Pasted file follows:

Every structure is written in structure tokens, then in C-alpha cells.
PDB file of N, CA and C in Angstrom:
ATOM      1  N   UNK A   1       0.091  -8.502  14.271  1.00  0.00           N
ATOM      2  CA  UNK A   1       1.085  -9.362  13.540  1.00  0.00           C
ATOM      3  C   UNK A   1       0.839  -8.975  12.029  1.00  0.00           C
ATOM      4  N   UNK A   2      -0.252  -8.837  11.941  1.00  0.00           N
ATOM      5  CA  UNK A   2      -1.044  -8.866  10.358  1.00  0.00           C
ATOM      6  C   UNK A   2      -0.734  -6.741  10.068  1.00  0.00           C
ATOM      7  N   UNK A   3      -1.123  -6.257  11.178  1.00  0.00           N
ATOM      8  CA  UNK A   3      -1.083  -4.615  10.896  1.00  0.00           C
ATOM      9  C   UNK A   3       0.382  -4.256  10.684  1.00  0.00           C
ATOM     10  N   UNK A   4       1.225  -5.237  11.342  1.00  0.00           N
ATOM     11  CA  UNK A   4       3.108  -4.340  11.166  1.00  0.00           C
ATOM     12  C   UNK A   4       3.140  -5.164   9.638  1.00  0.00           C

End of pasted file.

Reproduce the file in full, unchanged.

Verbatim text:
Every structure is written in structure tokens, then in C-alpha cells.
PDB file of N, CA and C in Angstrom:
ATOM      1  N   UNK A   1       0.091  -8.502  14.271  1.00  0.00           N
ATOM      2  CA  UNK A   1       1.085  -9.362  13.540  1.00  0.00           C
ATOM      3  C   UNK A   1       0.839  -8.975  12.029  1.00  0.00           C
ATOM      4  N   UNK A   2      -0.252  -8.837  11.941  1.00  0.00           N
ATOM      5  CA  UNK A   2      -1.044  -8.866  10.358  1.00  0.00           C
ATOM      6  C   UNK A   2      -0.734  -6.741  10.068  1.00  0.00           C
ATOM      7  N   UNK A   3      -1.123  -6.257  11.178  1.00  0.00           N
ATOM      8  CA  UNK A   3      -1.083  -4.615  10.896  1.00  0.00           C
ATOM      9  C   UNK A   3       0.382  -4.256  10.684  1.00  0.00           C
ATOM     10  N   UNK A   4       1.225  -5.237  11.342  1.00  0.00           N
ATOM     11  CA  UNK A   4       3.108  -4.340  11.166  1.00  0.00           C
ATOM     12  C   UNK A   4       3.140  -5.164   9.638  1.00  0.00           C